- Museum number
Terracotta model of the Sacred Couch of Serapis.
The couch has a high back with two curving ends; the two turned front legs are shown. Resting on the couch, upon a long draped cushion and below a concave top, edged at the front by a horizontal garland are, from right to left, busts of Sarapis, Harpokrates with cornucopia, Isis in the centre, Demeter holding a torch, and Hermanubis. Except for two raised parallel lines representing the seat of the couch, the back and the sides are unmodelled. Two holes are pierced in the panel below the seat and two in the rear.
Hollow; made in a two-piece mould, with an added floor below to form an oil-chamber should the owner wish to use the object as a lamp.
Brown Nile silt, with traces of an all-over white dressing; some red paint on the concave top.
- Production date
Height: 10.30 centimetres
- Curator's comments
- BM Terracotta IV
Comparanda. See Dunand 1979: no. 368 = LIMC v (2): pl. 189, Hermanubis 19, of better workmanship and more detail, but damaged, on which of four reclining figures only those of Hermanubis and Demeter survive, in the same order as ours; below, within arched niches, is Osiris-Canopus flanked by Apis Bulls. Lederer 1936: pl. 167:2 is a very fine but fragmentary couch, with only its proper left end surviving, with reclining figures of Isis, Harpokrates and Sarapis. Compare also Dunand 1990: no. 483, proportionately taller than ours and with the busts better rendered and in the same order, dated Roman period; an unpublished example in the Loukas Benaki Collection is near ours, with the busts ordered as before: below are three niches, the central one with Osiris-Canopus, but those on each side are pierced by wick-apertures, destroying the figures within; Vogt 1924: 1, fig. 1, no. 31275 is a fine couch with five reclining figures ranked as before and, below, three figures each within an arch, not certainly identified by me – the central one appears to be Harpokrates but the flanking busts are uncertain (for this, see also Lederer 1936: pl. 166 and Castiglione 1961: 295, fig. 1); Lederer 1936: pl. 167:1 illustrates a further example, much blurred, with the five busts arranged as ours, and underneath two Apis Bulls flank a ship; Ewigleben and von Grumbkow 1991: no. 146 has blurred busts of seven deities, four on the couch and three between the legs – they are not easily identified from the photograph, and may represent the days of the week; they may well be non-calendrical, however, the lower central one perhaps being Hermanubis. Castiglione 1961: 296, figs 2 and 3, is much like the last, and Sarapis, Isis and Demeter may possibly be recognized in the first three of the four busts on the couch. Petrie 1905: pl. xlvii:45 is part of a terracotta group from Ehnasiya with a large figure standing in front and slightly to the side of a couch bearing five busts. A coin of Marcus Aurelius issued in ad 167 shows the Sacred Couch in great detail; again the gods are arranged in the same order as our terracotta. In three niches below are Osiris-Canopus, Tyche on a couch and a ship’s rudder (Lederer 1936: 201 and 202, pl. 165:1). Erotes carrying this couch can be seen on several Egyptian lamps of about ad 150–250: Bailey 1988: Q 2044-6, with references to others.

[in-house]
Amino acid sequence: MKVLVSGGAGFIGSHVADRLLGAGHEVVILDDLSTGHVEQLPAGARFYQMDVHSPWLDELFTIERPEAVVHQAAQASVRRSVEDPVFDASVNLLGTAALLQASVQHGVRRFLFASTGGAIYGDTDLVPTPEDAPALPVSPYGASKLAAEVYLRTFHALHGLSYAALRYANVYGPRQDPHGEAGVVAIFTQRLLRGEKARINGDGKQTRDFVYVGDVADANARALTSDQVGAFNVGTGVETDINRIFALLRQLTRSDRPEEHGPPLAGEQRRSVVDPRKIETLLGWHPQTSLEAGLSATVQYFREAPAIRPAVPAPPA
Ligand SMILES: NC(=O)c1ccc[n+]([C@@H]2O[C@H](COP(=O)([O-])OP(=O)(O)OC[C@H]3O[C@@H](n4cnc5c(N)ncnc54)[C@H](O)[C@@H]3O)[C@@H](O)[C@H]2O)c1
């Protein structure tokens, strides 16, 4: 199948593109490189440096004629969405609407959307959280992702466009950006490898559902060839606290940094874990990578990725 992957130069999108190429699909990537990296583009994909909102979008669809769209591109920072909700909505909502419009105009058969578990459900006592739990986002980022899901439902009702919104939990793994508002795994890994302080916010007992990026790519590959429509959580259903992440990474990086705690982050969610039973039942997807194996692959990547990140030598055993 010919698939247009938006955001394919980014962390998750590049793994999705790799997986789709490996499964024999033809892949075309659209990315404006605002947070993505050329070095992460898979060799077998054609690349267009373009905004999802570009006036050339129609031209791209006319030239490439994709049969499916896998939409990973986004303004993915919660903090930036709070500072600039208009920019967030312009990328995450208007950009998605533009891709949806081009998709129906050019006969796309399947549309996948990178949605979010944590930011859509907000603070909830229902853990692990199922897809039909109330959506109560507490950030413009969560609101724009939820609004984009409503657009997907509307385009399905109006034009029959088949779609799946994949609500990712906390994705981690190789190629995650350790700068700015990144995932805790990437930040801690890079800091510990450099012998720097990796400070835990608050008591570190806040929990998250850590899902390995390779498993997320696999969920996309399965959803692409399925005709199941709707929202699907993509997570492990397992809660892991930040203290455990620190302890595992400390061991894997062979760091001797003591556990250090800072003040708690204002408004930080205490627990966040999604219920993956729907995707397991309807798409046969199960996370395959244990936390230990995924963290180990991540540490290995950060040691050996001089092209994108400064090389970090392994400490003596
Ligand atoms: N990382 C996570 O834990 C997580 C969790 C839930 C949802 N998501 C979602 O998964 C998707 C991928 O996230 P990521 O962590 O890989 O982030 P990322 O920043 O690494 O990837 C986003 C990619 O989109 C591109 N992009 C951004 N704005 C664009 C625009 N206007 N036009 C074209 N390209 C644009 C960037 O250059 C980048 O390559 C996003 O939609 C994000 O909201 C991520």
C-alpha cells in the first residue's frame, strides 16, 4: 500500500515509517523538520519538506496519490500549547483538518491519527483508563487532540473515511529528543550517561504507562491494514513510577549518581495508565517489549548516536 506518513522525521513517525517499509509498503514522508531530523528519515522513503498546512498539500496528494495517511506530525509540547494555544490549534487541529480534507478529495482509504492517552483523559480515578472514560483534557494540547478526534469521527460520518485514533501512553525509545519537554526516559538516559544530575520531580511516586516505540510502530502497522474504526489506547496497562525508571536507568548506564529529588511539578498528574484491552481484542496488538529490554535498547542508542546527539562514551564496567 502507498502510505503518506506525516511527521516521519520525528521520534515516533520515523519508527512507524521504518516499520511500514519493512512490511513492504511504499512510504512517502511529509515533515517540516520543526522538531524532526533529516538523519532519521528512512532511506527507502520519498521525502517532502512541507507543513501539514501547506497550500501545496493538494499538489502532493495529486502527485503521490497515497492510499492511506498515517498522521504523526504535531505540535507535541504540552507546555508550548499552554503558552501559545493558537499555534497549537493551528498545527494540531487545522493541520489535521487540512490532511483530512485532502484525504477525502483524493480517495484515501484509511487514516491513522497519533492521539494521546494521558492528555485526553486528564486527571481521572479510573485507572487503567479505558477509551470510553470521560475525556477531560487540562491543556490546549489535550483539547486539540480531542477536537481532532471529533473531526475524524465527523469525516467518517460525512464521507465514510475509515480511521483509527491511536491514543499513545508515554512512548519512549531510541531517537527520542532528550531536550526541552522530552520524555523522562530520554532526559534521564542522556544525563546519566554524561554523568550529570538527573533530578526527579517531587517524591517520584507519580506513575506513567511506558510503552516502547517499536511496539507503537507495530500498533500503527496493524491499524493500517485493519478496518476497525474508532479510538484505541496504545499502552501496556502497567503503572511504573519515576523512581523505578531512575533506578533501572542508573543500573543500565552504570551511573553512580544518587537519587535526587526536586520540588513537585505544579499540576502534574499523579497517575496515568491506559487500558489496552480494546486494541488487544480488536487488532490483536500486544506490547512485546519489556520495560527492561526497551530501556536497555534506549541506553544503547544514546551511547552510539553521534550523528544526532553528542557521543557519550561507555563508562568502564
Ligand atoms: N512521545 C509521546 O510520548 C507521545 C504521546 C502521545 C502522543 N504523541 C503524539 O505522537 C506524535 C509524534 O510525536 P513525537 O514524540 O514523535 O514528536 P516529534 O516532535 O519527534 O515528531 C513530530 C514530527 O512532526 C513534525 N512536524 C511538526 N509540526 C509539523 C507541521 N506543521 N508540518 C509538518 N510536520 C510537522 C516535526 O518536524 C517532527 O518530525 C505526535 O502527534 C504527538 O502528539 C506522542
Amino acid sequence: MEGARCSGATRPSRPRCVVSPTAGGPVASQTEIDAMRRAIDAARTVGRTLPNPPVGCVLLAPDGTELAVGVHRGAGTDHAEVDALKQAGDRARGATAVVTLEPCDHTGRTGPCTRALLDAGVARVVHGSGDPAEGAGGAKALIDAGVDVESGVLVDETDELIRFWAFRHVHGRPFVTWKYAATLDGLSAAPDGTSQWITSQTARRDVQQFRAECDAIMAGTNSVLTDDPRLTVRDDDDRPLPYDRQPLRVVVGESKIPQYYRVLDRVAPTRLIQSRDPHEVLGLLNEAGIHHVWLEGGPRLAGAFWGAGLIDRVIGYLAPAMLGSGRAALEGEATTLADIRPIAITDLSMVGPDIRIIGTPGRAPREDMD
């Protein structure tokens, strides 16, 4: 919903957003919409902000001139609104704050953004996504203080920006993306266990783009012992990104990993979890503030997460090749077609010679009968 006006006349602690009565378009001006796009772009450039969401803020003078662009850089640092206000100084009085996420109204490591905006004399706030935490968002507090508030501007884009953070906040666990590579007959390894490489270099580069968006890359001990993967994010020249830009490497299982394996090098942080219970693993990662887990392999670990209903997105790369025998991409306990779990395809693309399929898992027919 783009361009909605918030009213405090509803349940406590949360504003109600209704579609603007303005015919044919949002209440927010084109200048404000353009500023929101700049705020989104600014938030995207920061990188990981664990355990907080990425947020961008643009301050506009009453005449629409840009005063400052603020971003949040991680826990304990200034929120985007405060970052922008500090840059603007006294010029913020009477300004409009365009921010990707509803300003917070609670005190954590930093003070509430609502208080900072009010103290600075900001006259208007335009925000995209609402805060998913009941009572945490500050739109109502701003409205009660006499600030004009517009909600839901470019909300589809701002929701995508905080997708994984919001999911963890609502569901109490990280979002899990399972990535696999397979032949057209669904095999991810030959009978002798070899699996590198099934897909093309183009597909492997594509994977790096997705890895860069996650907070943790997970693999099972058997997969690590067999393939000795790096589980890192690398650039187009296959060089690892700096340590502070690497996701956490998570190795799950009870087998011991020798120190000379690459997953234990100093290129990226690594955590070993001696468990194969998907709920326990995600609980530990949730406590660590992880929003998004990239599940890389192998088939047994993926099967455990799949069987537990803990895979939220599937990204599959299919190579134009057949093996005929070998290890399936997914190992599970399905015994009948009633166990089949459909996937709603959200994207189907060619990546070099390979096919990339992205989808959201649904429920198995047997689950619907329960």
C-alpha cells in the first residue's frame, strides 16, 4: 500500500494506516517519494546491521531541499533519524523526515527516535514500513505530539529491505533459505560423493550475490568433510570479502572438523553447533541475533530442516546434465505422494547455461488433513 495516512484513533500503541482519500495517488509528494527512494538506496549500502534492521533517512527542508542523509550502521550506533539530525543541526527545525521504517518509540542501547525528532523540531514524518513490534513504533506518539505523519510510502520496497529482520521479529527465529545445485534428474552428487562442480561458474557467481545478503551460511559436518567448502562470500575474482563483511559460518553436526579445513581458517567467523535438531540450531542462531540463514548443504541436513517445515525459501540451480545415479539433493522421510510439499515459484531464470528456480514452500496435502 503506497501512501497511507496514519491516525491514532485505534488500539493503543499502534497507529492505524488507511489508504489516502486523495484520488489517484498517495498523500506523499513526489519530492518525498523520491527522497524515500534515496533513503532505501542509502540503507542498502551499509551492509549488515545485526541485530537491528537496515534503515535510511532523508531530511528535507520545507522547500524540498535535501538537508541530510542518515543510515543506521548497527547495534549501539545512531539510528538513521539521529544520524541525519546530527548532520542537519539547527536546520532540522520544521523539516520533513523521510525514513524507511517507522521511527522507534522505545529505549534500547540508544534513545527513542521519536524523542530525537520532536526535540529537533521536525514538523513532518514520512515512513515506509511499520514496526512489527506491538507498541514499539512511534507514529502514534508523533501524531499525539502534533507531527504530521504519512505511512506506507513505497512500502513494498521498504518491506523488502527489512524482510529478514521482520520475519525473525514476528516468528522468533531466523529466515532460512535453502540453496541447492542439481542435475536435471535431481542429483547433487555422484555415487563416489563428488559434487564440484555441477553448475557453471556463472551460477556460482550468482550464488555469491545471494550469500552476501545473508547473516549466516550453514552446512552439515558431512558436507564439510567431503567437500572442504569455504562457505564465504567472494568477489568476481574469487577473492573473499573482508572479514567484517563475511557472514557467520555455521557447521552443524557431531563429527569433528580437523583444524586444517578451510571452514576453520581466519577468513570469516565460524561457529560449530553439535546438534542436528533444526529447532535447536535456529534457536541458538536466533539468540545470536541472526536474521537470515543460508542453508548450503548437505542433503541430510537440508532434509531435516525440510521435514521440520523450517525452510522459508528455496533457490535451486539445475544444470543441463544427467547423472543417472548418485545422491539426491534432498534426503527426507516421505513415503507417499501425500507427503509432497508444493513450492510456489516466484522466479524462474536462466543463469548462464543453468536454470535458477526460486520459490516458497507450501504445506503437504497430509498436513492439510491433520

Bibliog. Christie’s Sale Catalogue, 16 July 1986: lot 257; Vassilika 1992: 271, no. 49; Cook 1995: 228.
- On display (G70/dc29)
- Acquisition date
- Greek and Roman
- Registration number